OBIT of DELINA FILKINS
Town of Stark
Herkimer County, New York
The obit of Stark's venerable Delina Filkins was graciously contributed
by Town of Stark Editor Ron Smith and prepared by Town of Stark Coordinator Carol Perry!
DEATH CLOSES LONG LIFE OF DELINA FILKINS
May 4, 1815 - December 4, 1928
THE VENERABLE LADY PASSES AWAY IN RICHFIELD SPRINGS
End came at 4 o'clock this morning - passed 113th birthday last May - resided
near Jordanville until about two months ago- Had been ailing for some time, but
confined to bed only three days - epitome of the great historical events
encompassed within her span of life.
Herkimer county's grand old lady Mrs. Delia "Grandma" Filkins passed away at the
home of her grandson, Berton Filkins, at Richfield Springs at 4 o'clock this
morning; after having lived more than 113 years all of which was spent in this
county with the exception of the past two months, during which time she had
resided with the grandson at whose home she died.
Her demise was due to the infirmities of age, she having been indisposed for
sometime past, altho refusing to take to her bed until three days ago. She
continued to sit in her rocking chair beside the fire until forced to lie down.
"Grandma" Filkins enjoying the distinction of being the Empire state's oldest
woman, if not the oldest in the entire nation. She bore her 113 summers upon her
vigorously until a short time ago. When she began to feel less strong than usual
and altho she never complained of illness, her family could see that she was, at
least, nearing the end of her earthly journey.
This morning, while the darkness of coming winter hovered over the village, her
soul left its mortal habitation.
Sketch of her Life
Delina Ecker Filkins was born May 4th, 1815, in the town of Stark and spent all
her life until about two months ago, within a radius of 10 miles. Her father,
William Ecker, lived to reach the age of 97 before he died, while her mother was
78. Her ancestors were of the staunch old Mohawk Dutch colonial stock, early
settlers in the town of Stark, hardy pioneers who with their bare hands wrested
from the virgin forest a home, then farm acreage and finally a tiny frontier
settlement on the upper reaches of the Otsquago creek.
The Ecker farm had been carved out of the vast wilderness during those stirring
days of the French and Indian war by "Grandma's" grandparents, who had come from
Holland and settled first in the Hudson Valley under a patent granted by the
Patroons, then controllers of the Dutch colony of New (unclear) Dutch power in
the colony and its resulting capture by the British, her grandparents immigrated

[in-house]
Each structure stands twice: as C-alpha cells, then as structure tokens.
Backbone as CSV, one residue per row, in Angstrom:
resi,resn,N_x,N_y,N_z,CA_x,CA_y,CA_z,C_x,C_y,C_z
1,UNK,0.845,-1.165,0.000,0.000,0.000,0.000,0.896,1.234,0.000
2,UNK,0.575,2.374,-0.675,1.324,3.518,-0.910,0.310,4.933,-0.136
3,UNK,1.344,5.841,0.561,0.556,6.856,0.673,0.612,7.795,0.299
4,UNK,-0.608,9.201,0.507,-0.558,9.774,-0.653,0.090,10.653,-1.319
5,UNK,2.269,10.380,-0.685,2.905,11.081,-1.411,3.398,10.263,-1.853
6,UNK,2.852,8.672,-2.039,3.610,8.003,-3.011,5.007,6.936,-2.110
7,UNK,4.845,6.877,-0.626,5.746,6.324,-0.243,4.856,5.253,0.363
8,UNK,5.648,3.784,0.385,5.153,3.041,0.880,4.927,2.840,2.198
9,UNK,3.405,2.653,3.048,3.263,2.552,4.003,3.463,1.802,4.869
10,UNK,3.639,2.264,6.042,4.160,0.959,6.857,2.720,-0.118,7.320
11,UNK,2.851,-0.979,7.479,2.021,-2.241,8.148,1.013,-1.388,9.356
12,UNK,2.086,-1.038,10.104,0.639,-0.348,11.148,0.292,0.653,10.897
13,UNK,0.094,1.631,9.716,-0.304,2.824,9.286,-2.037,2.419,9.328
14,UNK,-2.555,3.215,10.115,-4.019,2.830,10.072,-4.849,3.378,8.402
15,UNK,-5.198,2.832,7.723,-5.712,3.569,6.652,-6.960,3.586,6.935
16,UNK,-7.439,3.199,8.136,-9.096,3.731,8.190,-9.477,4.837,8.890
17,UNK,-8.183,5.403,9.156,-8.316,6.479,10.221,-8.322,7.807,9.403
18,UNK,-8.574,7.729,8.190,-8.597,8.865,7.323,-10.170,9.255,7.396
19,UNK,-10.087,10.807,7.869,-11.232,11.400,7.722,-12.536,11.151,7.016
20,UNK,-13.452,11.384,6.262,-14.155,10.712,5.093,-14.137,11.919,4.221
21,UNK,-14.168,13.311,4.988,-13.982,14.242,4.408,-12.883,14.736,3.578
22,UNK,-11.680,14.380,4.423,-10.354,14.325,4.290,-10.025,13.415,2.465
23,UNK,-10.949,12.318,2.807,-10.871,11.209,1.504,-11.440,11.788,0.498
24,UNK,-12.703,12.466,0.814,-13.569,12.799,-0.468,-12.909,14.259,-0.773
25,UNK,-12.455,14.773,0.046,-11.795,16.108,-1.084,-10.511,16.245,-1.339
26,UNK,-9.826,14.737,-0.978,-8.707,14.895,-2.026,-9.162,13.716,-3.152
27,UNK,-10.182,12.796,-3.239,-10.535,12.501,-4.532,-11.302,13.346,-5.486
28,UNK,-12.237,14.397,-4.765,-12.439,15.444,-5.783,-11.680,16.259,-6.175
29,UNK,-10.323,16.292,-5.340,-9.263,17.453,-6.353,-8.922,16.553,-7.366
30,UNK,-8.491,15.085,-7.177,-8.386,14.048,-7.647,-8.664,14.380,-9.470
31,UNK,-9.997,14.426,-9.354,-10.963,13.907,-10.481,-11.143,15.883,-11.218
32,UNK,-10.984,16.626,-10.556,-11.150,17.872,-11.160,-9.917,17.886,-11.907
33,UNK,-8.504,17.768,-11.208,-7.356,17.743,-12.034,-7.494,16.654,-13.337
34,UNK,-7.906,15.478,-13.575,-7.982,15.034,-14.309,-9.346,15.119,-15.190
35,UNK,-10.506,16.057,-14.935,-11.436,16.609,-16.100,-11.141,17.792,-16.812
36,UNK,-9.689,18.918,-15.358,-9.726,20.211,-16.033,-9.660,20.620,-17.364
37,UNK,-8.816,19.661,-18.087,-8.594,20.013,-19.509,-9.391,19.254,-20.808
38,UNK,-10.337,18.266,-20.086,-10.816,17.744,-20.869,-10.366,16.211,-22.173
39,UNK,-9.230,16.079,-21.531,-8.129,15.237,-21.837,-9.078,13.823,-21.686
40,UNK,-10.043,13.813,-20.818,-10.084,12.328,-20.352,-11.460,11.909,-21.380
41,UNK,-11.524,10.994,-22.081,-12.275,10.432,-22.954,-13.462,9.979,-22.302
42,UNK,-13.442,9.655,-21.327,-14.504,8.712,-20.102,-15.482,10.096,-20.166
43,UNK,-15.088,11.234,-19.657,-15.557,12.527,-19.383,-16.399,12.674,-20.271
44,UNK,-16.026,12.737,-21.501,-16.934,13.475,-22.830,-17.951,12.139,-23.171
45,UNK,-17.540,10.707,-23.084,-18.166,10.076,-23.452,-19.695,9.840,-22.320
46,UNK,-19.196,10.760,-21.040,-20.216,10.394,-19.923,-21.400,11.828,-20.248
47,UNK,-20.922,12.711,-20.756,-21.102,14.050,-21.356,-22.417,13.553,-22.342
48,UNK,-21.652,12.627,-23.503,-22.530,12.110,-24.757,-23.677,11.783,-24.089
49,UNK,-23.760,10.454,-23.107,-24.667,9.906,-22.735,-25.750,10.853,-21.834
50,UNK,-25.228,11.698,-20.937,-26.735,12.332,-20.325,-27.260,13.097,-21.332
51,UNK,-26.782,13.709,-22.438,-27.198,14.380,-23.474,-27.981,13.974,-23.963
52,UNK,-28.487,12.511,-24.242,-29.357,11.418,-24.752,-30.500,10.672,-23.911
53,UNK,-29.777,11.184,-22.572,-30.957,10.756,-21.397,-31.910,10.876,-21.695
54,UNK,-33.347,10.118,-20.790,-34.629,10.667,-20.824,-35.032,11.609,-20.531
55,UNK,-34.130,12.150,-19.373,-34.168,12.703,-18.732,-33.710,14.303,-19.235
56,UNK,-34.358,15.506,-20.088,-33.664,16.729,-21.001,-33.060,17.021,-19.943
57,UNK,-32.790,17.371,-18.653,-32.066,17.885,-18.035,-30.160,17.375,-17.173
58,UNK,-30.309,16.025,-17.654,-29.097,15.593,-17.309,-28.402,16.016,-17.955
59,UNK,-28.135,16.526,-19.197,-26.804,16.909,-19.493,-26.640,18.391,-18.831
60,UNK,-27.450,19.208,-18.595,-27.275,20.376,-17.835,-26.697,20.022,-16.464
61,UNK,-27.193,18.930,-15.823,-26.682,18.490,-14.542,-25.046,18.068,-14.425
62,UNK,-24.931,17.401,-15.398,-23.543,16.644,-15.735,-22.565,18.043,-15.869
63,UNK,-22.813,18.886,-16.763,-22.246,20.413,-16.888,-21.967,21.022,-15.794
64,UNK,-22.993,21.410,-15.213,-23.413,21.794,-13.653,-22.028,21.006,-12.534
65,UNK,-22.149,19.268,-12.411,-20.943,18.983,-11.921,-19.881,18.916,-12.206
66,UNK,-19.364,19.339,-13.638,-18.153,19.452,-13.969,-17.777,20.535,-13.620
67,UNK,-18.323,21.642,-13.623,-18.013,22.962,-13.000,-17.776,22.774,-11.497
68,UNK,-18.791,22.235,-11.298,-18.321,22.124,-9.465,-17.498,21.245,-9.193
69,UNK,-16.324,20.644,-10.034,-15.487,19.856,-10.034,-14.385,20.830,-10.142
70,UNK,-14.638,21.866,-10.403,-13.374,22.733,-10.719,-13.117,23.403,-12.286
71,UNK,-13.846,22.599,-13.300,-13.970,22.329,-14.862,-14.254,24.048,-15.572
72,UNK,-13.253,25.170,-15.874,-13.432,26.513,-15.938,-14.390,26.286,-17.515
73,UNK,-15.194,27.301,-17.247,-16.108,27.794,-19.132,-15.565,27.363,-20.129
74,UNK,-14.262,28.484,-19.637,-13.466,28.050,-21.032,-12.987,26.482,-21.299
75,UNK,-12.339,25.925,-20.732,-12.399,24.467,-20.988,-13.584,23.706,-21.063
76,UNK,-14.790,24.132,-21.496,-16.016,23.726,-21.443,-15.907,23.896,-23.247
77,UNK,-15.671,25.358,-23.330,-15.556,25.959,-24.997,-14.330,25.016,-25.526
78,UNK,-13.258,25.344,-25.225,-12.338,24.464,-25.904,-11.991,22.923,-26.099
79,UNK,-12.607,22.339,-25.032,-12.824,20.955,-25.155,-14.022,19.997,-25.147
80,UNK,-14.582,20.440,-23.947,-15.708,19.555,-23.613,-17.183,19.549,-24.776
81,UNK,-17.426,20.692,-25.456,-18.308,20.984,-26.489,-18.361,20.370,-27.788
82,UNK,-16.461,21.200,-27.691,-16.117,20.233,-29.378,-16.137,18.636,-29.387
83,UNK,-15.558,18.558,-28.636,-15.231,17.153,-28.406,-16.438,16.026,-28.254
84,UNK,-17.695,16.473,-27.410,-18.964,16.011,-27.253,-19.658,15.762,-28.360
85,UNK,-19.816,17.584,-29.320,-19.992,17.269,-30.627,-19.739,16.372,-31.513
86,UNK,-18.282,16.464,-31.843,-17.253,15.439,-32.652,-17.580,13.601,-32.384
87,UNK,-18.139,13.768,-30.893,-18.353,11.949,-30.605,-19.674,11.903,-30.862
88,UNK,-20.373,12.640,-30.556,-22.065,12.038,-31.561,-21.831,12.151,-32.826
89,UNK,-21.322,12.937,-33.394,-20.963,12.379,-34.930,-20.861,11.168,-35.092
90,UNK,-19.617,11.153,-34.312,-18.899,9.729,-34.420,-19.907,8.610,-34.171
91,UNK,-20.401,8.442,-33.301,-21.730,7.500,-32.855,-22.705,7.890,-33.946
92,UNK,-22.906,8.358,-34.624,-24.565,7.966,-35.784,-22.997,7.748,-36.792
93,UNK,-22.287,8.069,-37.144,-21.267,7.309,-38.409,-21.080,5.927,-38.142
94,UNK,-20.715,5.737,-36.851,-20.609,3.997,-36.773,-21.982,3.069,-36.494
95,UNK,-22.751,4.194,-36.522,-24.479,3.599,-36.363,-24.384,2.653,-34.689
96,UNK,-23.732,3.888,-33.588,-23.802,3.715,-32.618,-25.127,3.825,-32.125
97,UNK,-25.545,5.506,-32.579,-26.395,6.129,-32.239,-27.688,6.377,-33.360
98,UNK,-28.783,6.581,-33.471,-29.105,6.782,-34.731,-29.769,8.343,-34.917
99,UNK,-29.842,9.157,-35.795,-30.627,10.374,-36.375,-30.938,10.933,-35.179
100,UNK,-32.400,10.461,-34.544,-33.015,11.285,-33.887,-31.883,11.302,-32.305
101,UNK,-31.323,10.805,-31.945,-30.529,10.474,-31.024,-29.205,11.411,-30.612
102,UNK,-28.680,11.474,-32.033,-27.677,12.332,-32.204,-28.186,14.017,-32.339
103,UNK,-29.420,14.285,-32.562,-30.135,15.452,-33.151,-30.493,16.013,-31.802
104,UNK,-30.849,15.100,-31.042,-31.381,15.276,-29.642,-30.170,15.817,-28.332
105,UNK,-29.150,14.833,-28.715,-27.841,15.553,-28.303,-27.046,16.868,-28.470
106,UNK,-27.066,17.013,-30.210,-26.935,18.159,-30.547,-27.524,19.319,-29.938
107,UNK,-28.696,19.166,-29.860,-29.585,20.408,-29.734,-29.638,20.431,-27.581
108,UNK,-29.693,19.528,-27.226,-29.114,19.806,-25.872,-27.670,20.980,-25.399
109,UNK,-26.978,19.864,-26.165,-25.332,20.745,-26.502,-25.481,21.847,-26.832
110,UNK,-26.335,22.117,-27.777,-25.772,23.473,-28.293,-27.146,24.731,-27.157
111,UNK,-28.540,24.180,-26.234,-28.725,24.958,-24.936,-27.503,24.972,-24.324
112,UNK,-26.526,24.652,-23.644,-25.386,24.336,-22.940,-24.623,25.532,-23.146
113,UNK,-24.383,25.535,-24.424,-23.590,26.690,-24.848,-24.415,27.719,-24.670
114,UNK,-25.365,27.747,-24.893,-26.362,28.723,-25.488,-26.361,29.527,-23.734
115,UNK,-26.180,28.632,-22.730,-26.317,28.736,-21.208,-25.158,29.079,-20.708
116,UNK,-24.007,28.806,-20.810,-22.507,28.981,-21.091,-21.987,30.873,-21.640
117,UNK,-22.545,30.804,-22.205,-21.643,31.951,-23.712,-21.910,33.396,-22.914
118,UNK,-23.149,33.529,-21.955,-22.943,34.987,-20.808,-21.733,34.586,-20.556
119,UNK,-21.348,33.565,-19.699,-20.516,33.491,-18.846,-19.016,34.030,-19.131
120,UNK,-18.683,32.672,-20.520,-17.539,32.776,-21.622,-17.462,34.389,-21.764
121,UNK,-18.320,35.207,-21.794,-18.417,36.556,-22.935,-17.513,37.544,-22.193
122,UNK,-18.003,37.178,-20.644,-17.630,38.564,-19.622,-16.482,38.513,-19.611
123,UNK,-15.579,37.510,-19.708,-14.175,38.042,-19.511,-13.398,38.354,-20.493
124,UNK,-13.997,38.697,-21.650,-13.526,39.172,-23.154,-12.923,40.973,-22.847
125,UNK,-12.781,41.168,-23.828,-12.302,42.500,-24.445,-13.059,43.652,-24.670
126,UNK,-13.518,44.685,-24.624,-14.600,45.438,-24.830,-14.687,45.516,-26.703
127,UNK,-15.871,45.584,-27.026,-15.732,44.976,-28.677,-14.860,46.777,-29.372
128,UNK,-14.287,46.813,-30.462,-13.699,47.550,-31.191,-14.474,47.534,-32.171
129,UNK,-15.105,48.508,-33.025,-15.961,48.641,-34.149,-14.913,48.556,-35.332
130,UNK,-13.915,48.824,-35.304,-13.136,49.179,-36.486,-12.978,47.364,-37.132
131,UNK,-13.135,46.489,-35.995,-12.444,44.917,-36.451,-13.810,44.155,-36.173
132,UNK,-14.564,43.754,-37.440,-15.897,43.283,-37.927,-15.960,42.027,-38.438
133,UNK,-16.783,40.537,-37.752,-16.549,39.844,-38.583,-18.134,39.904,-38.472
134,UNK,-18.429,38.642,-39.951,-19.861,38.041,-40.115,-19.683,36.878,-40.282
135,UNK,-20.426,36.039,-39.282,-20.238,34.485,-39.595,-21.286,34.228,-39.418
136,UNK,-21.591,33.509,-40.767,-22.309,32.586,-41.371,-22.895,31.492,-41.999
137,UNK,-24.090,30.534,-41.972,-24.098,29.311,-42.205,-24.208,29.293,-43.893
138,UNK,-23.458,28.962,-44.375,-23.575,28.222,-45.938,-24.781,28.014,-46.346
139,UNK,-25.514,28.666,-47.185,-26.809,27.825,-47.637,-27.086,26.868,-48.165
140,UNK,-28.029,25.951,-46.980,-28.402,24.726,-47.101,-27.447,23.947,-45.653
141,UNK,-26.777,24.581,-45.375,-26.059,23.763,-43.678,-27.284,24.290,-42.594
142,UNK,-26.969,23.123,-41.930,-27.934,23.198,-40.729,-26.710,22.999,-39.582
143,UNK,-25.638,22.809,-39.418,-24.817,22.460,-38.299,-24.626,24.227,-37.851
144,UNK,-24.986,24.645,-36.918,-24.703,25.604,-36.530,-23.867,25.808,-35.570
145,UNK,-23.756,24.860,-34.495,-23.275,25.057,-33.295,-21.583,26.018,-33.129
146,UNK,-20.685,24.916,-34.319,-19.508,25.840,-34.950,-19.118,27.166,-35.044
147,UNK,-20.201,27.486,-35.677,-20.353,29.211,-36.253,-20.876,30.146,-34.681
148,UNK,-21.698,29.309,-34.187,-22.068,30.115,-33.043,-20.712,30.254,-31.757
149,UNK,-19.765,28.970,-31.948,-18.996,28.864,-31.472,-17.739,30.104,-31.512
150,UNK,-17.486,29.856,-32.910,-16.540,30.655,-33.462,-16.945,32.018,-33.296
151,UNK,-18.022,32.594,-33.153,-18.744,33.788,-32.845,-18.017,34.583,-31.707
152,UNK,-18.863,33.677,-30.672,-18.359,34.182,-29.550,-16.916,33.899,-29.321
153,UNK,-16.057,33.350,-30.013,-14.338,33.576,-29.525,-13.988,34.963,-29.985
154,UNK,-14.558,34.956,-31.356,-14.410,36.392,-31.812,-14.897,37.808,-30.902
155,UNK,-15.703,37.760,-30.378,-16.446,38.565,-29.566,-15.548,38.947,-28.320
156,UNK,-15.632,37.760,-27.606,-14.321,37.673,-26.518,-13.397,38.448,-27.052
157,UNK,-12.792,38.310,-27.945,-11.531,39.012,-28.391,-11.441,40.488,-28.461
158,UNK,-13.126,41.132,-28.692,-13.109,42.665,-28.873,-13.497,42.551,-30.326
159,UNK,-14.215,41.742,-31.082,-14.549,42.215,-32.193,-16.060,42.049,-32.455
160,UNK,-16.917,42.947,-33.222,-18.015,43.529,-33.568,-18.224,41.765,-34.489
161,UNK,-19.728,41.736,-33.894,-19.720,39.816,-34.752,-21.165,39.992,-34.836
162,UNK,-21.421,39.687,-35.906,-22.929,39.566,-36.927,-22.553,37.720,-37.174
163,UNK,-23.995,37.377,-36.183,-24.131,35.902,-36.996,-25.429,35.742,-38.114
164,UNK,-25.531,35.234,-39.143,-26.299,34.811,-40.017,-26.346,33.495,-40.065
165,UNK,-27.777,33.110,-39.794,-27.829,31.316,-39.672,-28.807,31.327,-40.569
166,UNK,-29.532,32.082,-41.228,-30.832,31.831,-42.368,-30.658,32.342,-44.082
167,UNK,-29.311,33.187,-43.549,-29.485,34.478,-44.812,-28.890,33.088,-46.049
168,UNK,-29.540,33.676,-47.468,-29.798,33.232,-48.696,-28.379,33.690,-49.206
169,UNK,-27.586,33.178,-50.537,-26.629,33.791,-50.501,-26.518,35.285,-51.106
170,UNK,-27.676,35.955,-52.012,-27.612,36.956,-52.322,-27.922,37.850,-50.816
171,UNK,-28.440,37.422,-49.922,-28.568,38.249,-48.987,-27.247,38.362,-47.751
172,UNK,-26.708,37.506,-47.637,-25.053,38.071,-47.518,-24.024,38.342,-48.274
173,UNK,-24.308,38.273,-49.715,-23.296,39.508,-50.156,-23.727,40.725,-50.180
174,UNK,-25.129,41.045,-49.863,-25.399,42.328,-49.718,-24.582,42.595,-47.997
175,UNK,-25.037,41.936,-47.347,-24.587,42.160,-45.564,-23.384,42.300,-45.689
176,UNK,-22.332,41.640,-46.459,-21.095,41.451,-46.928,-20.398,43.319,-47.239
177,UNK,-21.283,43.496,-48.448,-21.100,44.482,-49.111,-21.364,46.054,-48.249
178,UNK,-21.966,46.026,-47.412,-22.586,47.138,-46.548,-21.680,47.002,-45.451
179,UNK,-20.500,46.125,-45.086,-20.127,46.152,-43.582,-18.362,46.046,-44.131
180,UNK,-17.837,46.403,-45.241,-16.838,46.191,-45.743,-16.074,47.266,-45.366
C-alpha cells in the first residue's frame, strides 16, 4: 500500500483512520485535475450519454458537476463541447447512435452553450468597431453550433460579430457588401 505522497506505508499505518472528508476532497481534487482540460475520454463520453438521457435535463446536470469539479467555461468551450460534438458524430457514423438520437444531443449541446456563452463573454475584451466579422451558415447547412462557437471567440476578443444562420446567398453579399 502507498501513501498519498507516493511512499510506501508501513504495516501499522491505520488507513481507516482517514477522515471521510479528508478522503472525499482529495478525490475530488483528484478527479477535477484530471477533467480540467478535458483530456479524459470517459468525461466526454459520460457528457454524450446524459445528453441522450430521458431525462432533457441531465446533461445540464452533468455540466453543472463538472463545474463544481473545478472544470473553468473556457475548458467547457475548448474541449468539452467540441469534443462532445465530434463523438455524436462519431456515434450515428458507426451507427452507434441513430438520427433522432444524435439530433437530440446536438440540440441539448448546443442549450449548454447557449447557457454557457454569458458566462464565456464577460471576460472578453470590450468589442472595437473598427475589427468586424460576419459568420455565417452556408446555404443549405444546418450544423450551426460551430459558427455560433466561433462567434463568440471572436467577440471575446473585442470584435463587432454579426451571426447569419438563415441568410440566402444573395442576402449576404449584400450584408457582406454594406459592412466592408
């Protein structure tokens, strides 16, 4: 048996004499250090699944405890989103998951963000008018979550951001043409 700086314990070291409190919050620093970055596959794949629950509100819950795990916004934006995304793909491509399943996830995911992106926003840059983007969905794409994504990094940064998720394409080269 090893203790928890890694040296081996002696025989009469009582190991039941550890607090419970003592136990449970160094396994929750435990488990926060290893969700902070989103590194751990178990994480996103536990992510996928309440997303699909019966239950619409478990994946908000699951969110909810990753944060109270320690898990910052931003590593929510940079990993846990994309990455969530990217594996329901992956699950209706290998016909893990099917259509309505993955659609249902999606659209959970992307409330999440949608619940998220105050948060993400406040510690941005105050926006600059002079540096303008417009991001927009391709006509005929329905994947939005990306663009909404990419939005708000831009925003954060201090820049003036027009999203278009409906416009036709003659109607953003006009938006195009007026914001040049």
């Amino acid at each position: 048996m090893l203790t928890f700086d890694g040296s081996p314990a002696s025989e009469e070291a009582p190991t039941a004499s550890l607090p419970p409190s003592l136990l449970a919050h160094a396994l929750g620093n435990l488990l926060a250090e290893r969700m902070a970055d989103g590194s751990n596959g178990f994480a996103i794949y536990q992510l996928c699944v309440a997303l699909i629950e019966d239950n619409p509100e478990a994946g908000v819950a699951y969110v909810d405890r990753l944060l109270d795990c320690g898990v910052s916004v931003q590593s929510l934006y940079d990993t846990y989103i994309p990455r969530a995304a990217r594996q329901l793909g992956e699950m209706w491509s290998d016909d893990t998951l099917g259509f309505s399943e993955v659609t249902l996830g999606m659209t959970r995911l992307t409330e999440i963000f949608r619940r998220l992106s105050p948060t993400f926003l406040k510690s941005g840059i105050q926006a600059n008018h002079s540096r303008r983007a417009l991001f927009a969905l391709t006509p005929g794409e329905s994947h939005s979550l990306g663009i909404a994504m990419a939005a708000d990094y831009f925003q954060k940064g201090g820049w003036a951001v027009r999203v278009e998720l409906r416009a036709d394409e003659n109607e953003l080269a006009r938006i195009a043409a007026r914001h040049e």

to the vicinity of Jordanville where they resided for many years. Here the home
in which she was born was built in the edge of the forest, and her father
constructed one of the first frame barns in this part of the state. The rough
hewn, sturdy building was frequently used as a church, where the settlers of that
neighborhood gathered on Sundays to worship their Creator.
"Grandma" Filkins attended the community school under one of those old-fashioned
schoolmasters who believed that to spare the rod spoiled the child and it was
there she learned the three well-known Rs. She left school at the age of 11,
however, and went to work at home - girls used to be home-girls in those
days - spinning flax raised on the Stark hillsides. This, when it had been
transformed into homespun yarn, was woven into the durable clothing worn by the
Delina Ecker was one of the belles of the town of Stark and many the young swain
who sought her favors at the dances and other homely frolics of those days.
However, John Filkins was destined to gain first place in her esteem and it was
he who, when she was 19 years of age, made her his wife, John was the son of a
neighboring farmer and took his bride to the "old place" in Stark, as she has
frequently referred to it, where she resided for 89 years. On her wedding day in
1834, she planted a rose bush in the yard of her home and this bush still
blossoms every June. It was always "Grandma's delight to pluck from there a
beautiful rose each year, reminding her of the wonderful days she and her young
husband spent (illegible)."
For over 39 years after her marriage she and her husband made cheese at their
home, supply neighbors with that delectable eatable. Then came cheese factories,
and the Filkinses took their products to the factory for manufacturing. But Mrs.
Filkins lived to see the passing of these factories in the section in which she
Six children were born of the union, two of whom are still living. They are Frank
who resides near Jordanville, 72 years of age and Alonzo 86, of Richfield
Springs. The oldest of the six children had he lived would have been 92. That was
Joseph who died in infancy.